Keywords: Panel data, SAR process, SMA process, Simultaneous equations, Spatial error components
    JEL: C13 C33
    Date: 2017–10
  9. By: Daire McCoy, Sean Lyons, Edgar Morgenroth, Donal Palcic, Leonie Allen
    Abstract: This paper analyses the impact of broadband infrastructure, along with a range of other local charac- teristics such as motorways and other infrastructure, availability of human capital and access to third level educational facilities, on the location of new business establishments. The sample period spans the intro- duction and recent history of broadband in Ireland. The results indicate that the availability of broadband infrastructure is a significant determinant, but its effects may be mediated by the presence of suffciently high human capital in an area.
    Date: 2017–11
  10. By: Gude, Alberto; Álvarez, Inmaculada C.; Orea, Luis
    Abstract: This paper introduces new spatial stochastic frontier models to examine Spanish provinces’ efficiency and its evolution over the period 2000-2013. We use a heteroscedastic version of the spatial stochastic frontier models introduced by Glass et al. (2016) that, in addition, allows us to identify the determinants of the spatial dependence among provinces. We contribute to the heterogeneous spatial models that have been introduced in recent years, such as Aquaro et al. (2015) and LeSage and Chih (2016) allowing measures of spatial dependence specific to each observation. This feature of the model lets us rank all Spanish provinces in accordance with their degree of spatial dependence, information that will aid policymakers to better allocate public resources between provinces. The period examined is of special interest given that it coincides with a break in the economic growth tendency, which leads to a deterioration in Spain´s economic situation.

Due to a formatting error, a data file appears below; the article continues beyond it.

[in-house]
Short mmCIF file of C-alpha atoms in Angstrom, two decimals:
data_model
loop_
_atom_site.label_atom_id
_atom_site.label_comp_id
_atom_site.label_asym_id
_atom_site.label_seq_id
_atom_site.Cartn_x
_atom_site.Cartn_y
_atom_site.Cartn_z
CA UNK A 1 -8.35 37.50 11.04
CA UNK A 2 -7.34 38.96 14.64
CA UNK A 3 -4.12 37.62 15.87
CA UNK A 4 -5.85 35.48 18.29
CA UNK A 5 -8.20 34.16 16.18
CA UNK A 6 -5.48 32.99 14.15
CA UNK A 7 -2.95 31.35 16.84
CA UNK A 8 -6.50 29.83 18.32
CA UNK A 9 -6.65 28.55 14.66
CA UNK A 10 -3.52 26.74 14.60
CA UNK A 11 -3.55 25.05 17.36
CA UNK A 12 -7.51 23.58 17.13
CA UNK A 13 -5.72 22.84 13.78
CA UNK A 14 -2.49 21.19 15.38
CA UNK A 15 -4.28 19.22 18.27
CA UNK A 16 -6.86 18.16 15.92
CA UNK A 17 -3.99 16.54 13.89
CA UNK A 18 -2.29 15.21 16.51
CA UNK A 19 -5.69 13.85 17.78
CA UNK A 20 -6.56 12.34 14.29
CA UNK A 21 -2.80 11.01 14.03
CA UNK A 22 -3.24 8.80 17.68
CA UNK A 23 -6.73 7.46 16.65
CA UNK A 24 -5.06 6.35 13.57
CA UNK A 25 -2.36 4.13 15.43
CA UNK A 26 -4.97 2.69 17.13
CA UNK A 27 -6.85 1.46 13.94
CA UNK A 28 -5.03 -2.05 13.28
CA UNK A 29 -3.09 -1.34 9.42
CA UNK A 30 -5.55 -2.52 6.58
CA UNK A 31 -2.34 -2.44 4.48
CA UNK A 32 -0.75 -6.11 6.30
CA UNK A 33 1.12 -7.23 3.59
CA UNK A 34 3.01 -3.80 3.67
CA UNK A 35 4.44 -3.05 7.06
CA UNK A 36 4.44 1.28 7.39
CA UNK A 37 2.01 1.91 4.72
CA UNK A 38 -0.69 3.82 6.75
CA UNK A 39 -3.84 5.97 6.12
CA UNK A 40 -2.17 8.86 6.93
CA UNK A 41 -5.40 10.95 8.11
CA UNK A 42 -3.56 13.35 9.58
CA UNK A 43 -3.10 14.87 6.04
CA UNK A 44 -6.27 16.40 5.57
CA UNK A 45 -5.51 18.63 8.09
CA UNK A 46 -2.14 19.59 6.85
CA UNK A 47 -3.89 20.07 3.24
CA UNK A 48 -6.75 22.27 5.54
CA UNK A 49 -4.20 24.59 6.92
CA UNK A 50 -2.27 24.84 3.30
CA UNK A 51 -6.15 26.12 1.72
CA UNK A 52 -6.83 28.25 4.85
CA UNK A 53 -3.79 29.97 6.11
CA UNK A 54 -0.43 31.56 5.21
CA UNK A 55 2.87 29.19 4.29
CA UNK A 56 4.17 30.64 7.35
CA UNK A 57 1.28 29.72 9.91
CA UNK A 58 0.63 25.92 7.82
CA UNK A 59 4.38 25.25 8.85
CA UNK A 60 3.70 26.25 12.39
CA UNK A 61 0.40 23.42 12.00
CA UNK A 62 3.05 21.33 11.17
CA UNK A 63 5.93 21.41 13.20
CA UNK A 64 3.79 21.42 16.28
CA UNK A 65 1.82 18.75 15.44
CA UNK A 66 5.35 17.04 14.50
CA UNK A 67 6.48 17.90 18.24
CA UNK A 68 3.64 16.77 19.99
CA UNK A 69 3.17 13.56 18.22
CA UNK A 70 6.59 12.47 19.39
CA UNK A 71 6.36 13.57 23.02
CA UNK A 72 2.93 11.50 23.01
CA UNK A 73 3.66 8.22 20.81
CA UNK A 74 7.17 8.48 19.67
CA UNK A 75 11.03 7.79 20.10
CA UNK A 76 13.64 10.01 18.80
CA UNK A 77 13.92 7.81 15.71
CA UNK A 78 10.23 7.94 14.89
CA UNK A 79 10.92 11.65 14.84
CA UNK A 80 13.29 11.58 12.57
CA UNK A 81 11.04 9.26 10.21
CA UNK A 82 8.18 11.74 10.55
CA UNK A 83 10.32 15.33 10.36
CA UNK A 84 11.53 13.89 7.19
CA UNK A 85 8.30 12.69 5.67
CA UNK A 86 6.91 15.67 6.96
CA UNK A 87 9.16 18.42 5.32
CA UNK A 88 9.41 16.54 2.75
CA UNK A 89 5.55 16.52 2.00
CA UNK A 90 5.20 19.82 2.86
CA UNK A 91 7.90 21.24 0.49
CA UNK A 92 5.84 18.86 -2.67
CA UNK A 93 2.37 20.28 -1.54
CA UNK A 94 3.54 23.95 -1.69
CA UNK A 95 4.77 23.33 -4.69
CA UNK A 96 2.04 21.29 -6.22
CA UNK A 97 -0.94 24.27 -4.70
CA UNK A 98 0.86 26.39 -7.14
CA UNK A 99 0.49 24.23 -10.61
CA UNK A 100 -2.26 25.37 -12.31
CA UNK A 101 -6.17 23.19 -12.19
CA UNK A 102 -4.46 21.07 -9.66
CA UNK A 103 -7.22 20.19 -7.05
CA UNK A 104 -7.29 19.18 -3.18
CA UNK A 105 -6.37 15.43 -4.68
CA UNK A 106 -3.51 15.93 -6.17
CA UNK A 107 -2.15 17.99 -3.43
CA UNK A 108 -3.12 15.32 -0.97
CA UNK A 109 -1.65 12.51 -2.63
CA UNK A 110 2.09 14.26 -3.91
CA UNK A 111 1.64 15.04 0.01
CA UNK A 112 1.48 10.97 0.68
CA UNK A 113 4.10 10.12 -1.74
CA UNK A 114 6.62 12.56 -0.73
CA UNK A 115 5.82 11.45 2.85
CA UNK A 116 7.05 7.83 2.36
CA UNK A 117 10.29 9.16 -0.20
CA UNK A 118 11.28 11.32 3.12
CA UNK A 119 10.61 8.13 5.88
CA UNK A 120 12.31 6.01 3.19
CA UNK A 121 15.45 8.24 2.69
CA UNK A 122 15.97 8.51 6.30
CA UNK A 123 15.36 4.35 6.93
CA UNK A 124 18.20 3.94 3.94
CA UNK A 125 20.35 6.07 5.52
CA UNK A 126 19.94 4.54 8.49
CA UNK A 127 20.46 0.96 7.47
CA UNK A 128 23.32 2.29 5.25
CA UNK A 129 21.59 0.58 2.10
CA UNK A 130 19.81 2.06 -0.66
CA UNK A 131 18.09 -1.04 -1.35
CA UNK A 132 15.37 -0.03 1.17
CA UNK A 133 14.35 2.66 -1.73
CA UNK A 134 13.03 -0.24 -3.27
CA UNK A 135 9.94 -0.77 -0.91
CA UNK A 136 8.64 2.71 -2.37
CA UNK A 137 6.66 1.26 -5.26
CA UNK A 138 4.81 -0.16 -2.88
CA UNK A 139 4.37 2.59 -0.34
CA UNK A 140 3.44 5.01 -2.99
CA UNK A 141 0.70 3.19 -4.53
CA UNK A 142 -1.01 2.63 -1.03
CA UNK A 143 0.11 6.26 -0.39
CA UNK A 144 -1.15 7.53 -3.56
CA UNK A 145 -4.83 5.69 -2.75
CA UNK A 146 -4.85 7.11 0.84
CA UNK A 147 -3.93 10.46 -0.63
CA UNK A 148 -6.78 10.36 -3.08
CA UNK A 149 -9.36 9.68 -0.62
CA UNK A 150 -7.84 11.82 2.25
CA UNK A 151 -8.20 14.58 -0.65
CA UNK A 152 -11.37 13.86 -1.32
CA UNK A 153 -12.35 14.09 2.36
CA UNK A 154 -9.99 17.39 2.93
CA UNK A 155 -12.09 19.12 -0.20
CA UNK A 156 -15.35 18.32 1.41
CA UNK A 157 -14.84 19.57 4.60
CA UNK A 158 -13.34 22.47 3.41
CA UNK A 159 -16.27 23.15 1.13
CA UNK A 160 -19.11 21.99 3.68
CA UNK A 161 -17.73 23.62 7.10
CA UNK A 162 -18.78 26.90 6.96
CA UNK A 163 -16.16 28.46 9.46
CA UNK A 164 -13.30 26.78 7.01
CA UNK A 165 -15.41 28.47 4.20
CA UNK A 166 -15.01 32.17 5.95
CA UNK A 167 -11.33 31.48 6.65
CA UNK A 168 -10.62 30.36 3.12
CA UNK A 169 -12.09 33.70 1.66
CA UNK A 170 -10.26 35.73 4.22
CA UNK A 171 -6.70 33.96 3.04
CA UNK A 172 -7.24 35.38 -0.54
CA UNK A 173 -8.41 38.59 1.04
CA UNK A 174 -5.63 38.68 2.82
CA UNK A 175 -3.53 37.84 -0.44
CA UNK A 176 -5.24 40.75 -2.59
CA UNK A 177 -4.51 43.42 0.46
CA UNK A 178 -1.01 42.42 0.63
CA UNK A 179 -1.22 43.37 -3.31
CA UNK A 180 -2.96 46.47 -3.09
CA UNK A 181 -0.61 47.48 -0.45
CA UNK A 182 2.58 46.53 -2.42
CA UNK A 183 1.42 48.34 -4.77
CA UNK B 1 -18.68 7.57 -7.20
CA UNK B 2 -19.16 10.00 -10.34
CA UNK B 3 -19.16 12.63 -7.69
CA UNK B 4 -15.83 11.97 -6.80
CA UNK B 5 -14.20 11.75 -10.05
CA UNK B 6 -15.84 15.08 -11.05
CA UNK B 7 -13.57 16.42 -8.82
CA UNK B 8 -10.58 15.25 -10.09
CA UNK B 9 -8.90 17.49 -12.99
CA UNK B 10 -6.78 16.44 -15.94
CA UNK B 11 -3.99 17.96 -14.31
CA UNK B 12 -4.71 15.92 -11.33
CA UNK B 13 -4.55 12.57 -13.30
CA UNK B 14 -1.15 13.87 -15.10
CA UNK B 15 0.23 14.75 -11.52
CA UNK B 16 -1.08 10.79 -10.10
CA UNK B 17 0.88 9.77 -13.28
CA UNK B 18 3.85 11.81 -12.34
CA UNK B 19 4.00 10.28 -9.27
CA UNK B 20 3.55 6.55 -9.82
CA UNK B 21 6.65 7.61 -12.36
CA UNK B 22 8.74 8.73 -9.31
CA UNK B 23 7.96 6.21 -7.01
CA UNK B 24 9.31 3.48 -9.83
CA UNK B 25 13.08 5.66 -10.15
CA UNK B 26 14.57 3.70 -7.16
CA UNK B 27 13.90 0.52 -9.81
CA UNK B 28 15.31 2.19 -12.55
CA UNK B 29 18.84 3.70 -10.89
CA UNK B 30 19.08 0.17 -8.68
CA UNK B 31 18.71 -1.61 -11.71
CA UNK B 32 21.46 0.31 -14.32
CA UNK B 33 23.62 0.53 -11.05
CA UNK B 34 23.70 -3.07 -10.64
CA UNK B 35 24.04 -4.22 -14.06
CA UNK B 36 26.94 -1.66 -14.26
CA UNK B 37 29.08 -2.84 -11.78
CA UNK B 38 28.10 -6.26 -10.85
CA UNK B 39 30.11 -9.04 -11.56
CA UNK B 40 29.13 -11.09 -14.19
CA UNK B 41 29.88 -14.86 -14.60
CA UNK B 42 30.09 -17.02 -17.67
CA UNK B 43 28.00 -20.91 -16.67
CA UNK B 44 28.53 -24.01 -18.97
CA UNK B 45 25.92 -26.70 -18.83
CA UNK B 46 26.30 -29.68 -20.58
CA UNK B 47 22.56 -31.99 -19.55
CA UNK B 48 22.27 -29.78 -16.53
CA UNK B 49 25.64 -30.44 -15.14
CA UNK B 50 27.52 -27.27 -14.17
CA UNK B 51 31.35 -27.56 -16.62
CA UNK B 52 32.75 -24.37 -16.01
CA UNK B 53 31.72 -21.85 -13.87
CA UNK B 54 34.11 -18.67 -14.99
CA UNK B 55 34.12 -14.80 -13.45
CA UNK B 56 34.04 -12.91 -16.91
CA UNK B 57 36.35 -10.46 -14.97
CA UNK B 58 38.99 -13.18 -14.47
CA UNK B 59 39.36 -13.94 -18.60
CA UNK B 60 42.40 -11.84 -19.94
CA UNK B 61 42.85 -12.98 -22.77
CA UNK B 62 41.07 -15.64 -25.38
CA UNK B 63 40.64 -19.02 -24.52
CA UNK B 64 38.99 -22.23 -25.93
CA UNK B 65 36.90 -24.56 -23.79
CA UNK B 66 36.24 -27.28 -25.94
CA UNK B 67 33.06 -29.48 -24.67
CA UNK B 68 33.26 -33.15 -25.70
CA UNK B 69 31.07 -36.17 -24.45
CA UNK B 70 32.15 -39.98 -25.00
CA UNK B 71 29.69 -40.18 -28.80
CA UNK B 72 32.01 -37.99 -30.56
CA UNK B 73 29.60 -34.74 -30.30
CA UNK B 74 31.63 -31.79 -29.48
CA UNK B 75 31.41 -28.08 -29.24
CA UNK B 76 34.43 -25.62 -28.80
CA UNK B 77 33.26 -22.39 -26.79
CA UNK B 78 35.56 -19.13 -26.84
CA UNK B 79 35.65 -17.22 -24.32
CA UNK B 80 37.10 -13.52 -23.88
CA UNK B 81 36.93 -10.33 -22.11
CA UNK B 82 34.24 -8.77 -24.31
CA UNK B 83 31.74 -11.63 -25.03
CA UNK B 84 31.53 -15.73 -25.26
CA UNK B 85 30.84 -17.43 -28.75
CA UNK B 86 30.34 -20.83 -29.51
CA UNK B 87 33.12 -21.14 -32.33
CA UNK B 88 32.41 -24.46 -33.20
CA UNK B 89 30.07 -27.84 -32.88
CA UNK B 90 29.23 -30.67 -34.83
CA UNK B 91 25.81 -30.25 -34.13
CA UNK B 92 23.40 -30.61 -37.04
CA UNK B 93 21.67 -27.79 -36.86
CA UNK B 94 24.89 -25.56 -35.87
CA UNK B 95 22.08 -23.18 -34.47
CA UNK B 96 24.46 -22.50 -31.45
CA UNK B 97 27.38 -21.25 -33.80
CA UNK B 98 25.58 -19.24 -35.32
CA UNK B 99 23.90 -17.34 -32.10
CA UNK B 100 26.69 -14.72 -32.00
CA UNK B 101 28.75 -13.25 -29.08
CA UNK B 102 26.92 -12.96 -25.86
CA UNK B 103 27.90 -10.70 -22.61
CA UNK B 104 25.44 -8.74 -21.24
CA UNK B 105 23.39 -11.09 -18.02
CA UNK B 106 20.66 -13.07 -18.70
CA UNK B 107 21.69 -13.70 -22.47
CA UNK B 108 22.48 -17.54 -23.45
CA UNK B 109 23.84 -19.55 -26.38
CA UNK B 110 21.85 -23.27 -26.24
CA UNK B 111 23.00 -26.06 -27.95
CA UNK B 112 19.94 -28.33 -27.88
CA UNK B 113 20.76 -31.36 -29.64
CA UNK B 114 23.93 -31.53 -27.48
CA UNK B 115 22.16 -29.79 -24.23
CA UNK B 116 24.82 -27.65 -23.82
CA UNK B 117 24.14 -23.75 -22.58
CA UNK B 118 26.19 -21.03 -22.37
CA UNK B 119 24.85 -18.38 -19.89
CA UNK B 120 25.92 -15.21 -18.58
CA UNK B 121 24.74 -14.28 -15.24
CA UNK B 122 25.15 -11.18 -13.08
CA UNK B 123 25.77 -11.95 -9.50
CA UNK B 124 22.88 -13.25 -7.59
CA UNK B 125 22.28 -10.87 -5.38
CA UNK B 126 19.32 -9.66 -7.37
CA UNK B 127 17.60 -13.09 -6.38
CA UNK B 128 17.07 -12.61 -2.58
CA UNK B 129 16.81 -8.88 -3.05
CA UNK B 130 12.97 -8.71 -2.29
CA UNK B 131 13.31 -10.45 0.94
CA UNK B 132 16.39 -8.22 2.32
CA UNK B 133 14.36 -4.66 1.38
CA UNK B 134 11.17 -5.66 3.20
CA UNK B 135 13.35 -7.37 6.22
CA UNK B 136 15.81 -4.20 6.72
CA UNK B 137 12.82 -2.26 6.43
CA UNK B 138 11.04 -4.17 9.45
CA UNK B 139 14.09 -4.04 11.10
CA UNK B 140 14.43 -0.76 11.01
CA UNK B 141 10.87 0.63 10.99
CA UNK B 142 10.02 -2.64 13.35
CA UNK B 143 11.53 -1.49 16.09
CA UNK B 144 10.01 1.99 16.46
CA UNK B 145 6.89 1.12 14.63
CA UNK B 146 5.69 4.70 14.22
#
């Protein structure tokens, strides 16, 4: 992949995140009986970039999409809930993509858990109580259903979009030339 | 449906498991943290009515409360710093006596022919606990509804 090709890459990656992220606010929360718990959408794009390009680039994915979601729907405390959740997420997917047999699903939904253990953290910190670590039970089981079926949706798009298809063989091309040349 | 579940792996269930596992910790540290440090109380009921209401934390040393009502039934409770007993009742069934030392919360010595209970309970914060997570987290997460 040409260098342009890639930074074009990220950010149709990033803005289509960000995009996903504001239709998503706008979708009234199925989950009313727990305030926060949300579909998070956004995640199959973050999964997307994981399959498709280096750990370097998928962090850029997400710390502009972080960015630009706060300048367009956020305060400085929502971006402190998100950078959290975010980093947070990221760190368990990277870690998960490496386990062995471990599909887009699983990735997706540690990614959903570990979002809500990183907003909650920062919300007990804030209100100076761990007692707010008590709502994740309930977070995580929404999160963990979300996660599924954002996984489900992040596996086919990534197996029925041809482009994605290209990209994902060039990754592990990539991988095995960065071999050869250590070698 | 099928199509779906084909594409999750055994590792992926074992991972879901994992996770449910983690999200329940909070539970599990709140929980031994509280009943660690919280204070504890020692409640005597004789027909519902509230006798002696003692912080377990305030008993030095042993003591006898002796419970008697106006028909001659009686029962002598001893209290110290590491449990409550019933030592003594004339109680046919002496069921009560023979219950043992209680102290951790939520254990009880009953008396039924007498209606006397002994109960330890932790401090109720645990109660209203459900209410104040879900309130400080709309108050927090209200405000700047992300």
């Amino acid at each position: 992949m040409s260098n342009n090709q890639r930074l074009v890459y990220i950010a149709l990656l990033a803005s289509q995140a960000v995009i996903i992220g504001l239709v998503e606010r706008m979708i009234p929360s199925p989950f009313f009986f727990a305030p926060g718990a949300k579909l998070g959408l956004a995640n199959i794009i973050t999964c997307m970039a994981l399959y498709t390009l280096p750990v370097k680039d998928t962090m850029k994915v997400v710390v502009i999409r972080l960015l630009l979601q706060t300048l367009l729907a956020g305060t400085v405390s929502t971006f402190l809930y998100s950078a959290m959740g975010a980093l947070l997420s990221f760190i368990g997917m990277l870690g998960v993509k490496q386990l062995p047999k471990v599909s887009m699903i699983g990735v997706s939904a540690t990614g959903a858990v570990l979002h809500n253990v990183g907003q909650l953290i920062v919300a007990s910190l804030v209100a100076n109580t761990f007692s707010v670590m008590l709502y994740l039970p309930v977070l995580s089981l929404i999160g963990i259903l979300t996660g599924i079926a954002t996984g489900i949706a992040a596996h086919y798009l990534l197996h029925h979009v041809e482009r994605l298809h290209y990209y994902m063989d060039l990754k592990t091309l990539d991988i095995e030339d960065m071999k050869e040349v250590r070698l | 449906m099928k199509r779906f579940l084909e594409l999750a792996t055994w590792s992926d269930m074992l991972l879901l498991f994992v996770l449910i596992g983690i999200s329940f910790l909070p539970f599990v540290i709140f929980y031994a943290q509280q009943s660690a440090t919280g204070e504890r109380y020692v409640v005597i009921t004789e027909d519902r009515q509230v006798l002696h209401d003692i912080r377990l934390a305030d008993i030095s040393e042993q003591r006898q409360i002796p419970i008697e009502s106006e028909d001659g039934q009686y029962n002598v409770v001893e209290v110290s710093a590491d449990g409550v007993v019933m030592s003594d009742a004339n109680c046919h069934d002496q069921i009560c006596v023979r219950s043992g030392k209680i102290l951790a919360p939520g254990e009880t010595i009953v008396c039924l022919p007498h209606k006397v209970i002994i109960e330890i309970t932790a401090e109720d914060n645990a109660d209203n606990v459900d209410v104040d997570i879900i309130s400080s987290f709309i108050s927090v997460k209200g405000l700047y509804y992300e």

Date: 2017
  11. By: Andrea Bellucci (European Commission - Joint Research Centre and MoFiR); Luca Pennacchio (Università di Napoli Parthenope); Alberto Zazzaro (University of Naples Federico II, CSEF and MoFiR.)